Community-acquired pneumonia increased in elderly patients receiving antipsychotics

January 01, 0001

Community-acquired pneumonia increased in elderly patients receiving antipsychotics

These Dutch authors evaluated whether typical or atypical antipsychotic use is associated with fatal or nonfatal pneumonia in elderly persons in a population-based, nested case-control study. Cases and controls were from a cohort of persons who used an antipsychotic drug, were 65 years or older, and were registered in the national database from 1996 to 2006. Case patients were all persons with incident community-acquired pneumonia. Up to 20 control participants were matched to each case patient on the basis of age, sex, and date of onset.

They found: "258 case patients with incident pneumonia were matched to 1686 control participants. Sixty-five (25%) of the case patients died in 30 days, and their disease was considered fatal. Current use of either atypical (OR 2.61) or typical (OR 1.76) antipsychotic drugs was associated with a dose- dependent increase in the risk for pneumonia compared with past use of antipsychotic drugs. Only atypical antipsychotic drugs were associated with an increase in the risk for fatal pneumonia (OR 5.97)."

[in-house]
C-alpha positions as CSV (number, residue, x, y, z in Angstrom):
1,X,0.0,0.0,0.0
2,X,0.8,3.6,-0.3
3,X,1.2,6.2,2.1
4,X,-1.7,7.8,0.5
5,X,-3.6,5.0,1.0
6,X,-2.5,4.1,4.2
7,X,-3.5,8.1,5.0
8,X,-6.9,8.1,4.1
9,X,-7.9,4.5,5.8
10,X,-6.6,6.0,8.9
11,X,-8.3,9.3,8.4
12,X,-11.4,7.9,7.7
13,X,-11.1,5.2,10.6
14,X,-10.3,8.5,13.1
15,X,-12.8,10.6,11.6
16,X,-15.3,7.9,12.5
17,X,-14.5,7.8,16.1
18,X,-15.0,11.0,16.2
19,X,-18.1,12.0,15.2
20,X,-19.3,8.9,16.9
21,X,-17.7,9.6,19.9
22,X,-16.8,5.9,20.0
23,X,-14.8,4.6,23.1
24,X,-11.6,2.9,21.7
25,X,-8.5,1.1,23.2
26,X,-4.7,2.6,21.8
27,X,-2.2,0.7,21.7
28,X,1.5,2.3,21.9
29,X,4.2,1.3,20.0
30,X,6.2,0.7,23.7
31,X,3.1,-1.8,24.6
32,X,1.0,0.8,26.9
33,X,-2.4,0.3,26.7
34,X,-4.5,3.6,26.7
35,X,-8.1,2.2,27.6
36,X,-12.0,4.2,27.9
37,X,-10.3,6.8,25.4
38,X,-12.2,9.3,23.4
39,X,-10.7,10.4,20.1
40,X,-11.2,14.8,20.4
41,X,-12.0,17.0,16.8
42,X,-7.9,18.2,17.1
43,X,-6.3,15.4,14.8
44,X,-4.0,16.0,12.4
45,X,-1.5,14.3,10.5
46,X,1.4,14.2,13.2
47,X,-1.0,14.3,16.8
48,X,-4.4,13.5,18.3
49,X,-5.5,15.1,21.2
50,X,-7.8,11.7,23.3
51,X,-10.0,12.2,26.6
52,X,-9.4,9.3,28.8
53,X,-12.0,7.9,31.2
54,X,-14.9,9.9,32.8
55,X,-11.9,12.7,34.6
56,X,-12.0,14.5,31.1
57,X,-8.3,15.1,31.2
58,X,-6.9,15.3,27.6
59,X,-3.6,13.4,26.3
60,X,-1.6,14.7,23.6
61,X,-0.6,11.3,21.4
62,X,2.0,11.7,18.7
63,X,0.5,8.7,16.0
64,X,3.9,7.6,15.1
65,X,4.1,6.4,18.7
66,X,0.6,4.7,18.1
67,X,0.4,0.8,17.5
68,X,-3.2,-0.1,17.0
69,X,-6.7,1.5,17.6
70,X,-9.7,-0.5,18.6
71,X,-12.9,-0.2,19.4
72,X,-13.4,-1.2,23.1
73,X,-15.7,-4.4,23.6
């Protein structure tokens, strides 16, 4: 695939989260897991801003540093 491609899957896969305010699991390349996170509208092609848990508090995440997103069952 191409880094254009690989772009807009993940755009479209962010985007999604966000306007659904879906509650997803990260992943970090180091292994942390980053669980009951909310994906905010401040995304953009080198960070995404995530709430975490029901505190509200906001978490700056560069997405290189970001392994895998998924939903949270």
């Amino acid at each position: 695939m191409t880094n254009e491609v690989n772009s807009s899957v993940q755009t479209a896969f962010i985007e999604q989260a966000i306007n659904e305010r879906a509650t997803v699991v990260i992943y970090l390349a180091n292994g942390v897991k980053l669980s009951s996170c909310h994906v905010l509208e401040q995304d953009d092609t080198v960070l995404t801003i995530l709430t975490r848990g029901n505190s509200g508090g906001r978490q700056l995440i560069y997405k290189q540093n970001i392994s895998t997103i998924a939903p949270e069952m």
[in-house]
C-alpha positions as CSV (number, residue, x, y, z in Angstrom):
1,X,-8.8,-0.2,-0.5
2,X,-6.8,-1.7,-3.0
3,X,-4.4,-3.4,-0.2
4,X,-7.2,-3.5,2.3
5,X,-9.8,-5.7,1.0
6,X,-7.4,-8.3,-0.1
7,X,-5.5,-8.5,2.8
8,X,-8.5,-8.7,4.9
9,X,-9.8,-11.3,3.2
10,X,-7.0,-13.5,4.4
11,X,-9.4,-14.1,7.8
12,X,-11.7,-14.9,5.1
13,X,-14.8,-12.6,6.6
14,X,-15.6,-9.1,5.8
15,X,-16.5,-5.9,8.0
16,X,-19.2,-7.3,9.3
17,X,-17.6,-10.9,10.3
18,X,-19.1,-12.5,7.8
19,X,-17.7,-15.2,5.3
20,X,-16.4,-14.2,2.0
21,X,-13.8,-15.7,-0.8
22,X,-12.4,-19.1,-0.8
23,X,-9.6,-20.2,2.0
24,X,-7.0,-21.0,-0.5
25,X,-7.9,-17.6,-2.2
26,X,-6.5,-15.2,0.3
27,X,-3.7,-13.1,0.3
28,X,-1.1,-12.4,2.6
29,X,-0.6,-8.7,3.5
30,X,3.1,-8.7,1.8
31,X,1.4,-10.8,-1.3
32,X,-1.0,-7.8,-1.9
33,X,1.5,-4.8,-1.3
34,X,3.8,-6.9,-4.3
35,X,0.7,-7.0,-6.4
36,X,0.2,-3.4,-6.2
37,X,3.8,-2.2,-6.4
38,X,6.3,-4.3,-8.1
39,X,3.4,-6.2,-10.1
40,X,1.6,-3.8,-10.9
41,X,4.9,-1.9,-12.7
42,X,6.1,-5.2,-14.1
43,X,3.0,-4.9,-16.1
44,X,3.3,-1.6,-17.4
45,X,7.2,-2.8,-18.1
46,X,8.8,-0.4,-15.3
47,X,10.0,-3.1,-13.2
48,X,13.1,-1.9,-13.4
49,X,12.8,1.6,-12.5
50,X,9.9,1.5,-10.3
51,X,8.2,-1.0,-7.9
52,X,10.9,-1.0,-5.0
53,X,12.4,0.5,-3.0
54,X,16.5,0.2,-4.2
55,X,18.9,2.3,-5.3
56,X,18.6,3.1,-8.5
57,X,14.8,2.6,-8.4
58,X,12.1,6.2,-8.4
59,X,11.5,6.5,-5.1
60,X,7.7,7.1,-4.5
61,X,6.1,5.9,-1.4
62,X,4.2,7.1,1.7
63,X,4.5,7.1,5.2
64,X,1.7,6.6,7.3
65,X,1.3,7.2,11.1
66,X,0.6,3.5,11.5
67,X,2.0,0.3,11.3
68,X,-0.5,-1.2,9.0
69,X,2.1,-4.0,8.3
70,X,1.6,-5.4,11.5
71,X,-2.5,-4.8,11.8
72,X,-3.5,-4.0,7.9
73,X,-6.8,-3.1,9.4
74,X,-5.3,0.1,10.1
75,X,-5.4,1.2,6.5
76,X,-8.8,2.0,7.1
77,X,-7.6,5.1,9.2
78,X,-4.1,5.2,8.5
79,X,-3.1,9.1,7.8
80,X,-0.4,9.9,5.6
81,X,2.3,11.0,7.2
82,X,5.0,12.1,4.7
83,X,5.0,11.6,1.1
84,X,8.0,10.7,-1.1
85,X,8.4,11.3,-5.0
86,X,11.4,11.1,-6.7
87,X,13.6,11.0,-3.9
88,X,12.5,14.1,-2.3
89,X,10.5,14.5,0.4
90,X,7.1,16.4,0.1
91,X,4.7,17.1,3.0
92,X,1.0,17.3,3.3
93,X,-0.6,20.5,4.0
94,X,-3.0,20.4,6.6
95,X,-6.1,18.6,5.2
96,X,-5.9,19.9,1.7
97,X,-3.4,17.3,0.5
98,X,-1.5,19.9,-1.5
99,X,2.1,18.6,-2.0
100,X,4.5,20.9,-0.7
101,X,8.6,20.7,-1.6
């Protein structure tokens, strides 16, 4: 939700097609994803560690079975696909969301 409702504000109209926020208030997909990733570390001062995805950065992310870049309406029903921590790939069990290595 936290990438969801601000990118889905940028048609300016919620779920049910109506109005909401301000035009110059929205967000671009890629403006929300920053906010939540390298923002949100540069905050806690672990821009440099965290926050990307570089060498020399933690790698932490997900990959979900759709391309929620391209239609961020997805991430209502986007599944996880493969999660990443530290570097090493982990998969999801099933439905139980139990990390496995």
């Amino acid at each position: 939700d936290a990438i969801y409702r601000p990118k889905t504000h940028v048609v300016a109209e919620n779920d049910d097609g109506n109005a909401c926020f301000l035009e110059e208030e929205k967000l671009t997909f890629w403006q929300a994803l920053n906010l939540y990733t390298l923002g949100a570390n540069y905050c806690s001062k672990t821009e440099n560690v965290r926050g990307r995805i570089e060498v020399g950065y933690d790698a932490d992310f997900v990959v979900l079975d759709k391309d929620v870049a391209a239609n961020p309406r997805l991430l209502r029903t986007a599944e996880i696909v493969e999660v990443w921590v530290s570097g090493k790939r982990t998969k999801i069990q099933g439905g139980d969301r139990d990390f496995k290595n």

The authors concluded: "The use of either atypical or typical antipsychotic drugs in elderly patients is associated in a dose-dependent manner with risk for community-acquired pneumonia."

More evidence to suggest limiting use of antipsychotics in the demented elderly.

For the full abstract, click here.

Ann Intern Med 152(7):418-425, 6 April 2010
© 2010 to the American College of Physicians
Association of Community-Acquired Pneumonia With Antipsychotic Drug Use in Elderly Patients-A Nested Case-Control Study. Gianluca Trifiro, Giovanni Gambassi, Elif F. Sen, et al. Correspondence to Dr. Trifiro: [email protected]

Category: R Respiratory, N. Neurological. Keywords: community acquired pneumonia, elderly, dementia, anti-psychotic medications, nested case-control study, journal watch.
Synopsis edited by Dr Linda French, Toledo, Ohio. Posted on Global Family Doctor 20 April 2010

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